The professor would define three genres of points:

a. Work points -- representing mere effort or a certain number of lines of code produced for the course.

b. bit points - representing "bit diddling"

c. array points -- representing array representations and instructions to access same.

He would ask that the students produce 30 work points, 10 bit points and 10 array points to pass. The professor might create six problems with genre points assigned as follows:





























Problems 1,3,4, and 5 would be ones that cover arrays. And problems 2, 4, 5 and 6 cover bits. Problems 4 and 5 cover both arrays and bits. And notice that problem 5 would represent an extra-long problem--thatís why it has 30 work-points.

Assume there are two students: Joe loves bits. Jill loves arrays. Joe might choose to do 2, 4, and 6. Notice that he is forced to do at least one problem covering arrays so he exposure to this topic. Yet, he can emphasize the bit instructions that interest him. (Maybe, he anticipates working in an environment using embedded microprocessors where bit instructions might be of relatively higher importance.)

Jill can choose problems that emphasize arrays and avoid the bit instructions--yet the genre system forces her to do at least one problem on bits since she needs 10 bit points to pass the course. (She might choose 1,2 and 3)

Another student who likes to kill lots of birds with one stone could simply do problem five.

In my assembler course, I had seventeen different genres of points. During the semester, the students chose problems from a set of one hundred handed out at the beginning of the semester.

Several genres of points simply represent things that the students must show to complete the course, bits, arrays, operating system I/O, macro, subroutines. Thus, all students in the contract grading system are ensured of having done at least one problem in the areas specified by the guidelines of my department. (Note that in a conventional grading system, a student might pass a course without learning anything about some important part. The grades on the other parts of the course would outweigh the zero on some subject, letís say bits.) It works out that the genre-based system leads to the students choosing about fifteen problems. Of course, some students do a few more or less depending upon how they choose the problems

Two other genres, hard and manual points are only required for an A.

Problems earning manual points require the student to learn some topic on their own--for example floating point numbers. Problems earning hard points are, as expected, those which require cleverness in implementation or algorithm. In previous assembler courses, they might involve writing an emulator for floating point numbers or a problem involving three-dimensional arrays.

Assignment Set Based Contract Grading (ASCG)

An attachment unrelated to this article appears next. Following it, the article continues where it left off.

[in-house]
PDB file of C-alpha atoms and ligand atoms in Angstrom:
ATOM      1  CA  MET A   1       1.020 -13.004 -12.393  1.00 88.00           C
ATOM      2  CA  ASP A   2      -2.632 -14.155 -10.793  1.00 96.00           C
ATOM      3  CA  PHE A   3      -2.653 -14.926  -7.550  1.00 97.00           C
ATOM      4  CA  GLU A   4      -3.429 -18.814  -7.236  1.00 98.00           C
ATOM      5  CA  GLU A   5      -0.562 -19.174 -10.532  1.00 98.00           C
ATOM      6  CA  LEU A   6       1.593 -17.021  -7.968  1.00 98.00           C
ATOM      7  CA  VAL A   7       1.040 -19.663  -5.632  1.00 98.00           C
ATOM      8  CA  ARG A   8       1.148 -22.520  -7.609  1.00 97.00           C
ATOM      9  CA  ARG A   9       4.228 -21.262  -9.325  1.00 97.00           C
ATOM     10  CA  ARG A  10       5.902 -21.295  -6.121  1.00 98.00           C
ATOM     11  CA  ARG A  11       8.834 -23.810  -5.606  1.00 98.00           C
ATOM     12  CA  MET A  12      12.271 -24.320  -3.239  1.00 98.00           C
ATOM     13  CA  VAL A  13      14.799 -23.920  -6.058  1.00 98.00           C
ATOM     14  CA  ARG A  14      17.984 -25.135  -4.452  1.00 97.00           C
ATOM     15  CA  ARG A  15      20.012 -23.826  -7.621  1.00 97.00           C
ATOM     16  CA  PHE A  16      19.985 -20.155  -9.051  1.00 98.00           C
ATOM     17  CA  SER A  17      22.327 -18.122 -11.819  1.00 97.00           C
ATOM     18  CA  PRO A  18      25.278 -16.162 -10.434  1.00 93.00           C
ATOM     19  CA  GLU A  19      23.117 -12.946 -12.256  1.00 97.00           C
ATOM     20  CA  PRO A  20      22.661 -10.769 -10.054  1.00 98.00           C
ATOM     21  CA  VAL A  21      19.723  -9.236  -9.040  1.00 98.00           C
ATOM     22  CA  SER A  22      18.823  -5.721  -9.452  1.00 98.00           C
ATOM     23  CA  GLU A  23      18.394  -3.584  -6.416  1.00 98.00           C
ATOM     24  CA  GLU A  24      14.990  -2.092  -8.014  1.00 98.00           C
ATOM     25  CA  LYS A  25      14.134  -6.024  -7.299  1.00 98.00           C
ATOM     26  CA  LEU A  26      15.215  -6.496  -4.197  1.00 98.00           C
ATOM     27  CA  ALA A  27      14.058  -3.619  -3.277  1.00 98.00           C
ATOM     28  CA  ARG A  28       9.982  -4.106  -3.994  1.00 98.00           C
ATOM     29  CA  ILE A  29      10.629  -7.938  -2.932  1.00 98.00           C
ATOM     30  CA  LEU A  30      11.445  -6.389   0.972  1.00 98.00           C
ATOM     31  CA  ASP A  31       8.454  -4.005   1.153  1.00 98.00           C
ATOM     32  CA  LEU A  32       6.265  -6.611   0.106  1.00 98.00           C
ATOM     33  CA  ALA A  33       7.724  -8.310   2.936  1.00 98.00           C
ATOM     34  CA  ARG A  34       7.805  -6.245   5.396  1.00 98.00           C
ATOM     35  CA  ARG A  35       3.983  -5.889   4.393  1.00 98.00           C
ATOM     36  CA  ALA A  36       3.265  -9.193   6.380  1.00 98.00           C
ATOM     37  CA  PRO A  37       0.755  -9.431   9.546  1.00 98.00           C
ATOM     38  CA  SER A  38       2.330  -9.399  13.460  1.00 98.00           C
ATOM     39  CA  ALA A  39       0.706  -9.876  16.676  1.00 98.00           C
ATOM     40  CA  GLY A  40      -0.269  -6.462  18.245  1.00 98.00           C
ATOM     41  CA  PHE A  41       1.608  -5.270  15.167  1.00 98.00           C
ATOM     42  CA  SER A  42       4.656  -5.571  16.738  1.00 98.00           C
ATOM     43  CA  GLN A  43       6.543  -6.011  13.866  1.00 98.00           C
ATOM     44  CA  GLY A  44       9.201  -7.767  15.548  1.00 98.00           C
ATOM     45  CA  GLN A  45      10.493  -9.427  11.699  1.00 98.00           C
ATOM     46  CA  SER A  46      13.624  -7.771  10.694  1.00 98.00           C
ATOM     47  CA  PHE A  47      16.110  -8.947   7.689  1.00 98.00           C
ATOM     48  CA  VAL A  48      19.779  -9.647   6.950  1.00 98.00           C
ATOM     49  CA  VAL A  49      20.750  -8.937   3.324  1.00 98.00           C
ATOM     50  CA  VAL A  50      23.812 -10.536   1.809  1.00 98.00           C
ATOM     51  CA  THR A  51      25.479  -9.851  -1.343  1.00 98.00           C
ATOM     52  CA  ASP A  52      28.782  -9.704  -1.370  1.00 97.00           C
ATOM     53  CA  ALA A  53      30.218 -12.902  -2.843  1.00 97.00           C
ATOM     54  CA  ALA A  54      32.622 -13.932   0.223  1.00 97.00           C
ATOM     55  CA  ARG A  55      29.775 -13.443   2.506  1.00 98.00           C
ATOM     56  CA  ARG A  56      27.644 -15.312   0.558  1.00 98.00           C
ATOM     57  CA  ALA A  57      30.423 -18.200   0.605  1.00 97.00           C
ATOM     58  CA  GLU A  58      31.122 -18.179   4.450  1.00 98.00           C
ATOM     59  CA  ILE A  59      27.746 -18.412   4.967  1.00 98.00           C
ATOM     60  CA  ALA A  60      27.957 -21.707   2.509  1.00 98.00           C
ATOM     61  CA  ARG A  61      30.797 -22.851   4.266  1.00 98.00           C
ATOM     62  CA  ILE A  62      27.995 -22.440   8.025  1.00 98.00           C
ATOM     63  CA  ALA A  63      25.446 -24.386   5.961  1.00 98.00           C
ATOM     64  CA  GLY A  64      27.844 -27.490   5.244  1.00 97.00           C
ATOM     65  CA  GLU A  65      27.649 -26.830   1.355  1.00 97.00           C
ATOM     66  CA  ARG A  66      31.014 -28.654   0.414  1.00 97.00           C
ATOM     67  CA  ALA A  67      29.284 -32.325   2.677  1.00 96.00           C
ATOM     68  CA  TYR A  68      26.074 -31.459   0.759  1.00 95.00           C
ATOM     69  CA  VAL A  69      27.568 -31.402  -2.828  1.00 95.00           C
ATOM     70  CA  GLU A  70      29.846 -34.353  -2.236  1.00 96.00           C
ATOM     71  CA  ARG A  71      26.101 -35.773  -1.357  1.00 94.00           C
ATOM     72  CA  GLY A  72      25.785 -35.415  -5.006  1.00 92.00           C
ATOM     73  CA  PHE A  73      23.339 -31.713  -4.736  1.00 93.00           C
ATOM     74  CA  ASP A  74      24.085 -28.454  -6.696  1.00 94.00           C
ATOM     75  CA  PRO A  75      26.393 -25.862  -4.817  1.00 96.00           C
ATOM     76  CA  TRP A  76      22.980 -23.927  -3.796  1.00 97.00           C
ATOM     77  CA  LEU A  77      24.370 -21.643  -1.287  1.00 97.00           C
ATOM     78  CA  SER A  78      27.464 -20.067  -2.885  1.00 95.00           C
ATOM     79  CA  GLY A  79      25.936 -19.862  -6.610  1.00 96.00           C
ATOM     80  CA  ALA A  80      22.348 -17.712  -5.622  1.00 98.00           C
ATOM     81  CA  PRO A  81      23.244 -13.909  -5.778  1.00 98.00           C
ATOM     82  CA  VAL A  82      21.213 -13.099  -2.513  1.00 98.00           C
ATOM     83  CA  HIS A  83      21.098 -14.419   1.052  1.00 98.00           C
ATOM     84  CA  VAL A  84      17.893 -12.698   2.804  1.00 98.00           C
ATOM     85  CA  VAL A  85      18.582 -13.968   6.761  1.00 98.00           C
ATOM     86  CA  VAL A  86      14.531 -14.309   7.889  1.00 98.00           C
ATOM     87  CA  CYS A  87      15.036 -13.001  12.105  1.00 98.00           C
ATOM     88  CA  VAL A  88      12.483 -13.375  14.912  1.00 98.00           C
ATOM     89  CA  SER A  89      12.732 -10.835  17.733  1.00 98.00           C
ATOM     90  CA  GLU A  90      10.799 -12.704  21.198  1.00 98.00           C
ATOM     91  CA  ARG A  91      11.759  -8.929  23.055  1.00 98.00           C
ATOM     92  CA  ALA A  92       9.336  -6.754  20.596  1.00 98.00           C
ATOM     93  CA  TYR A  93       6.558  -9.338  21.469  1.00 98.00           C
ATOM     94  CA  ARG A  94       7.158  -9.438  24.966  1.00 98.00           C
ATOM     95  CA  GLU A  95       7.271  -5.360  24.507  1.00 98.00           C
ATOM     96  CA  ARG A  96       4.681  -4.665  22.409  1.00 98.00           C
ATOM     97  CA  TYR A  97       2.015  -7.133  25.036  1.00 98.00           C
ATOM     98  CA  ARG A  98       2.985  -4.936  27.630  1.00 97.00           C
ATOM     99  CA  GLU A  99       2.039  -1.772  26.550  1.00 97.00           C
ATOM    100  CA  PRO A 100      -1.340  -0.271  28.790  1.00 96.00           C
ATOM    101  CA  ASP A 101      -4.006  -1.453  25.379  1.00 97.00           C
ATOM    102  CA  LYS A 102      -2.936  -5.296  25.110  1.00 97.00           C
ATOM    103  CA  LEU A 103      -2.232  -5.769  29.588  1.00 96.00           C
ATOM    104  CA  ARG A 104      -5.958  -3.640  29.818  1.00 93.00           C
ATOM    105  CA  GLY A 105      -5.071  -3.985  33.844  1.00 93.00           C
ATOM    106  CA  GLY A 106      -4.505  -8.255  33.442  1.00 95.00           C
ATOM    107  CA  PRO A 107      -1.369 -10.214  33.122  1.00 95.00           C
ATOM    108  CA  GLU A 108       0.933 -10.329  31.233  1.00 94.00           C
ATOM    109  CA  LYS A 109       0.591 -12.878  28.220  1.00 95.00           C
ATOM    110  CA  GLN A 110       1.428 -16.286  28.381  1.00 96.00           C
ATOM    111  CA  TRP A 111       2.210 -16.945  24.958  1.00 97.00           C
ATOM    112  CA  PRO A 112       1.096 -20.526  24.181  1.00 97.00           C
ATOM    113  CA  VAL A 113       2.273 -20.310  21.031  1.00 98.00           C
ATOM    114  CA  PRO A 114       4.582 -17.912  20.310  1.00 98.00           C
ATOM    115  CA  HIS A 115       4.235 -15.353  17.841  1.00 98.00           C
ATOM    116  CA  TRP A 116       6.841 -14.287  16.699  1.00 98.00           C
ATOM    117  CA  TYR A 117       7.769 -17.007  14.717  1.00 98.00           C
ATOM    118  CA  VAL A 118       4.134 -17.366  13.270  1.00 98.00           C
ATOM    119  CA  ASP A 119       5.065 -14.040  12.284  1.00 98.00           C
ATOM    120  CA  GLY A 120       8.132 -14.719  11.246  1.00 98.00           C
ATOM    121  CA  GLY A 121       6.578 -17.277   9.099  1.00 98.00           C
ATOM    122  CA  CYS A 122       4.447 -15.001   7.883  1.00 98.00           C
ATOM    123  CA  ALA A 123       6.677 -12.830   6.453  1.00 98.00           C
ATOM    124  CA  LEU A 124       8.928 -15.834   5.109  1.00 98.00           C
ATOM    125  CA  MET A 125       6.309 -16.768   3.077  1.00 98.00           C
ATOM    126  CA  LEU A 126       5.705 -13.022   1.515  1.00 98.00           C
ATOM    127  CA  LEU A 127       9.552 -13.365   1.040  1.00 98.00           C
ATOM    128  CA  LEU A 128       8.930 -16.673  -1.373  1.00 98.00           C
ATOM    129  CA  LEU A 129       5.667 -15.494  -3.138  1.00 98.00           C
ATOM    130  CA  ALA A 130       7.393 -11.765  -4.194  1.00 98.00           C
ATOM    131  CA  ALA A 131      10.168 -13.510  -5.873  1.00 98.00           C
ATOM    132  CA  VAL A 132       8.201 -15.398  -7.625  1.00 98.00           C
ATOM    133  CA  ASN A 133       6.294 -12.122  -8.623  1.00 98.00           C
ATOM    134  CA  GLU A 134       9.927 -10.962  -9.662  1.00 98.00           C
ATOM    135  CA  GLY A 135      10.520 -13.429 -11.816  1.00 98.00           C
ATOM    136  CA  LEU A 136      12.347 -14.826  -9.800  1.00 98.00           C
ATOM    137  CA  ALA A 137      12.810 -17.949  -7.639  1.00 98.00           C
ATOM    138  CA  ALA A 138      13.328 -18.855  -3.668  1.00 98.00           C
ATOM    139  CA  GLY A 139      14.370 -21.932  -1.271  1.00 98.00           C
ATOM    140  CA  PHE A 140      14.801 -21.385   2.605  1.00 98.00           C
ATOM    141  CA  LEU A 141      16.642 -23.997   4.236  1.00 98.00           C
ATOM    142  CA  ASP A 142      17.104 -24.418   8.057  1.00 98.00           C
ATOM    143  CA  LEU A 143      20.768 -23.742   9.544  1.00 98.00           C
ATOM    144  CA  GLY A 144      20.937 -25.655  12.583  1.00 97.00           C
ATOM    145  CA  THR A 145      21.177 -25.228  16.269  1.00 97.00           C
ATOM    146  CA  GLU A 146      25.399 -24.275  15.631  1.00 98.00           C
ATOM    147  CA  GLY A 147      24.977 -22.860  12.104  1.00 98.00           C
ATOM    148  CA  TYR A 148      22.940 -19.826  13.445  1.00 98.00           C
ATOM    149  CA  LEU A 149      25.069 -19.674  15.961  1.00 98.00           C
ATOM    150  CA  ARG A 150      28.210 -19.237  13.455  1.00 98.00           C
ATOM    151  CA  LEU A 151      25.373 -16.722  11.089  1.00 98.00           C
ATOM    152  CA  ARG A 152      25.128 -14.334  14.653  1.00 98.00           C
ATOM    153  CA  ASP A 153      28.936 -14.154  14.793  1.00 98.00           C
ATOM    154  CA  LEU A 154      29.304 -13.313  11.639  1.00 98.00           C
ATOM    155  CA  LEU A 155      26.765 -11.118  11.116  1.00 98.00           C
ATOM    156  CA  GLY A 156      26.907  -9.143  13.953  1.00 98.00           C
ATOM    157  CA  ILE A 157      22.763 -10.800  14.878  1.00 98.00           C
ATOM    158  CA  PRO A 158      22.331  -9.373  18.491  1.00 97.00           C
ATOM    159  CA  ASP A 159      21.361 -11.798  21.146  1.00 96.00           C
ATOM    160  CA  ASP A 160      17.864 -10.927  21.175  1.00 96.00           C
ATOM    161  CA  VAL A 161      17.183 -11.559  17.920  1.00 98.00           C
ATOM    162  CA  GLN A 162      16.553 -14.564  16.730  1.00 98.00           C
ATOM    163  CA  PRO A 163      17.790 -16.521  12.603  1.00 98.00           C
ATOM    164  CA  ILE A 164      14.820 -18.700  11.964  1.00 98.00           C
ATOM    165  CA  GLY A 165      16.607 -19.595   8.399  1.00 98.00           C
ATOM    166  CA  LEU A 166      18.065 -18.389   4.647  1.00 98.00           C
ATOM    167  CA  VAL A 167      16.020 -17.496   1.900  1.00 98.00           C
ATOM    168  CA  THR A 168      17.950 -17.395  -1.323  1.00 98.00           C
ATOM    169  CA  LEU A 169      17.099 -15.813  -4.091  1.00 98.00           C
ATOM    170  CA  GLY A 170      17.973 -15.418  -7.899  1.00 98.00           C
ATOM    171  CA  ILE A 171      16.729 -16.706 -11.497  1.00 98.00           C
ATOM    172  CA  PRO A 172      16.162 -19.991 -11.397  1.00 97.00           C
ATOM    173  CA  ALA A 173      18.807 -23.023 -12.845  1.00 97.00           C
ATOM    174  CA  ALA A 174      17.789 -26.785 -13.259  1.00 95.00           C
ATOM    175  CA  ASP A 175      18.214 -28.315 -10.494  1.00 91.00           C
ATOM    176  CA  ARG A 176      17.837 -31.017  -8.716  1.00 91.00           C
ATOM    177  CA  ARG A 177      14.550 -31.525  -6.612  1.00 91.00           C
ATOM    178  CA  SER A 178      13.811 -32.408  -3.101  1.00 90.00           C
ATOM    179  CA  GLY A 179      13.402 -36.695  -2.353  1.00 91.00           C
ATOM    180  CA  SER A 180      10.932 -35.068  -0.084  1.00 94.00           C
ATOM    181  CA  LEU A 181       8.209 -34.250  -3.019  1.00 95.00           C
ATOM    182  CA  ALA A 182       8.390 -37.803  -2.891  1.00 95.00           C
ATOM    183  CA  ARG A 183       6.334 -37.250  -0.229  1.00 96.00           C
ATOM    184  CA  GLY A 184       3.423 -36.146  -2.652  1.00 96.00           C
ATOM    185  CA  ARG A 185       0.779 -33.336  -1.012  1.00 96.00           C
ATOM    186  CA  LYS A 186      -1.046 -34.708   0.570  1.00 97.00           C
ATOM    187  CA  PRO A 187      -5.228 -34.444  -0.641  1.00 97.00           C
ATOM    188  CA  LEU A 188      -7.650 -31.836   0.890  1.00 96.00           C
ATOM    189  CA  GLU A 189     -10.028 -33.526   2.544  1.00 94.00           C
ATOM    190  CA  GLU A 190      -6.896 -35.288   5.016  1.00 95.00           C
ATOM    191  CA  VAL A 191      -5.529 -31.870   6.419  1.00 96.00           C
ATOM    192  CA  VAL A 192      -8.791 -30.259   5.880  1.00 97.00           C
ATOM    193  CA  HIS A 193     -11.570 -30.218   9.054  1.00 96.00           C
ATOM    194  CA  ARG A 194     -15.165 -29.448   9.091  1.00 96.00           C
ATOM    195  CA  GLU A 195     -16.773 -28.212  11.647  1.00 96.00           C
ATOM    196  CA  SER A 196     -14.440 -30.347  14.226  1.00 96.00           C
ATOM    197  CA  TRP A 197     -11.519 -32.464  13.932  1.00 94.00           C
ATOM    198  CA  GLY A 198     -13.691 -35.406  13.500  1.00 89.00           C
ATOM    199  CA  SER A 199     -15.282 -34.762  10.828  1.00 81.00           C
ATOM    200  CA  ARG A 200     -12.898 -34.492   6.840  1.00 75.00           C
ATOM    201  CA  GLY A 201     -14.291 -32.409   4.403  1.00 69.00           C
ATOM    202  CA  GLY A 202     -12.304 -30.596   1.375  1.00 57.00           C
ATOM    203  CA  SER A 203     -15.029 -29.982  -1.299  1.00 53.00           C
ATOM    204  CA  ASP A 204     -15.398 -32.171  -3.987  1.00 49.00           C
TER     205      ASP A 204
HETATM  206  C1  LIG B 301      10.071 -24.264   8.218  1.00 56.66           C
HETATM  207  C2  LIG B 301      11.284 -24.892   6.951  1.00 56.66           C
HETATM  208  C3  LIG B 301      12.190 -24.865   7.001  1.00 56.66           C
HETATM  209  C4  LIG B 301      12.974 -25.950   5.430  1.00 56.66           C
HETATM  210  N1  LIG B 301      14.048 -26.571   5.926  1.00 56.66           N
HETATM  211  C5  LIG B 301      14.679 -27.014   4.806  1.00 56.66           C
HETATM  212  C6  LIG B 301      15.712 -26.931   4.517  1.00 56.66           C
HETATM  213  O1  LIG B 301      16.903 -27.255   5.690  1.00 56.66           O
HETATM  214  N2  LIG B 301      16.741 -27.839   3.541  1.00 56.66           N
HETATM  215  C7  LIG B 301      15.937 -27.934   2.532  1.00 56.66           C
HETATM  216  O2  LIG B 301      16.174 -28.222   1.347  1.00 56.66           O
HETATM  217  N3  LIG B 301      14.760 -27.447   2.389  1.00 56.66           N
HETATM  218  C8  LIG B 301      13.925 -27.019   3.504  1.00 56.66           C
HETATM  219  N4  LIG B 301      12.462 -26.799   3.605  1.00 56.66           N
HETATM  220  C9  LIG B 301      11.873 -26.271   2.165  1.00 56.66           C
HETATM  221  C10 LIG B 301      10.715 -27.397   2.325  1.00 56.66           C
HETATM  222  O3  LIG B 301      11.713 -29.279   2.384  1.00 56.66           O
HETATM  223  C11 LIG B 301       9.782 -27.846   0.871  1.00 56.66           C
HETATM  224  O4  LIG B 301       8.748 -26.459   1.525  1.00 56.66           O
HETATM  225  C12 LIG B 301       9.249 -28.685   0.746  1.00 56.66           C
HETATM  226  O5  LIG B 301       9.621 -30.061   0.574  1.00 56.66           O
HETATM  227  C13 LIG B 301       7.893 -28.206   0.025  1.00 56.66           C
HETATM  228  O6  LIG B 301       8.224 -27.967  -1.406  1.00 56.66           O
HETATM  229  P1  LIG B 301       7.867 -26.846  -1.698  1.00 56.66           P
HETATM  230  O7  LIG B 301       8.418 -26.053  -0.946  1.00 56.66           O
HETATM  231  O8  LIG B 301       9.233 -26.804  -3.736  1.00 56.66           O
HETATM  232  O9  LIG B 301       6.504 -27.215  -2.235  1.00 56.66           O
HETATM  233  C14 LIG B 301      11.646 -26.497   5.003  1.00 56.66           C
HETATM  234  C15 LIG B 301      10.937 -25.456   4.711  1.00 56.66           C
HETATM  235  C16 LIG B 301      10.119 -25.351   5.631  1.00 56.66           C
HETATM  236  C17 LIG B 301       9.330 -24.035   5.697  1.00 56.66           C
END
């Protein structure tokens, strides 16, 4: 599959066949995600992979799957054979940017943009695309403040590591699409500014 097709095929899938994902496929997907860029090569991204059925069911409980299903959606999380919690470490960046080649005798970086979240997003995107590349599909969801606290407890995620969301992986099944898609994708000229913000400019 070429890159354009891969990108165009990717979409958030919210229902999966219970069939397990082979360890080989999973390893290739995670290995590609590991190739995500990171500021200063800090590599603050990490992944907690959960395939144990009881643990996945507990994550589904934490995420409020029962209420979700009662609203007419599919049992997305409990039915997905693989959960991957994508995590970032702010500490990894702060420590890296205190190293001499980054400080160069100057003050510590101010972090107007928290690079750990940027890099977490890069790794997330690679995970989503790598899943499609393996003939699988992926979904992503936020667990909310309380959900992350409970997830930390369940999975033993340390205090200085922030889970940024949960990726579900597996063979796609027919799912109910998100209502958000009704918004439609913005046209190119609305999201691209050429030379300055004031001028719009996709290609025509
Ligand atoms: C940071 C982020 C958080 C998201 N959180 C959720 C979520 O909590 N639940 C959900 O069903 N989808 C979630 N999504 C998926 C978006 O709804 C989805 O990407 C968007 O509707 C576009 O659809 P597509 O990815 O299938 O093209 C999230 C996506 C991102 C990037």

ASCG involves preparing an assignment set containing ten to twenty different problems for each major topic of a course. Each assignment set is graded on a letter basis. The students have specific instructions as to which subparts to do for the grade of C, B and an A on the assignment set.

An example from an assignment set in a CS1 course is shown below. Observe that the requirements for each of the three grades all require ten activities. The assignments A through I are the easiest and most closely follow the template. Assignments J to M are intermediate in difficulty. And lastly, the most difficult assignments are last and are designated with letters from N to Q. Note that the A requirements require more difficult problems--not more problems.

contract grading

On time

C requirements -- 1 program A to I total 6 activities.

B requirements -- 1 program from J to M, total 6 activities

A requirements -- 1 program from N to Q and two more activities from J to M total 6 activities

Slightly Late

C requirements -- 1 program from A to I total 8 activities

B requirements -- 1 program from J to M , total 8 activities

A requirements -- 1 program from N to Q and two more activities from J to M total 8 activities

Very Late

C requirements -- 2 programs from A to I total 12 activities

B requirements -- 2 programs from J to M, total 12 activities

A requirements -- 2 programs from N to Q, and one more activity from J to M total 12 activities

conventional grading -- Do item K

A student completing the assignments on time might hand in problems A,D, F, J, M, N and earn an A on that assignment set. Note that this corresponds to one problem from the extra hard set, two from the intermediate set and three from the regullar set.

An Anti-Procrastination Strategy For Your Class

Students in classes using contract grading will report that it creates problems for them if they are "procrastinators" [Fraser, 90]. Often, in conventional grading, a professor will assign penalties for lateness. E. G., 10% will be taken off if an assignment is one day late; 20% will be taken off if an assignment is two days late, etc. This discourages the students from leaving all assignments to the last day of class in the conventionally-organized class structure.

In contract grading, the structure should be set up so that students doing the work on time do less total work to earn a grade. In my classes based on GPBCG, students received double credit for getting work in on time. That is, assignments handed in on time got double the stated number of each genre of points. Often, I would have "sneak previews" where students could come in for a special out-of-class lecture on material that would be covered in the second half of the semester. These lectures would occur in the first six weeks of the class. Students would get a small amount of credit just for attending. However, if they did the homework from that lecture, instead of waiting until the material was covered at the normal time, they would get triple the points stated.

In those classes I ran using ASCG, students would get brownie points for handing assignments in on time and for attending "sneak previews." They would also get brownie points for going to the computer laboratory some time the first week after an assignment was assigned and starting work. The students could replace some assignments with "brownie points." Generally, each of the eight assignment sets would require ten problems. However, if a student was conscientious about handing materials in on time, starting early, etc., they would only have to do four of the problems. (The departmental guidelines specifies that the students do a total of eight problems in the semester. Thus, even if a student were to take advantage of all possible bonuses, their total work output would still be above departmental guidelines.)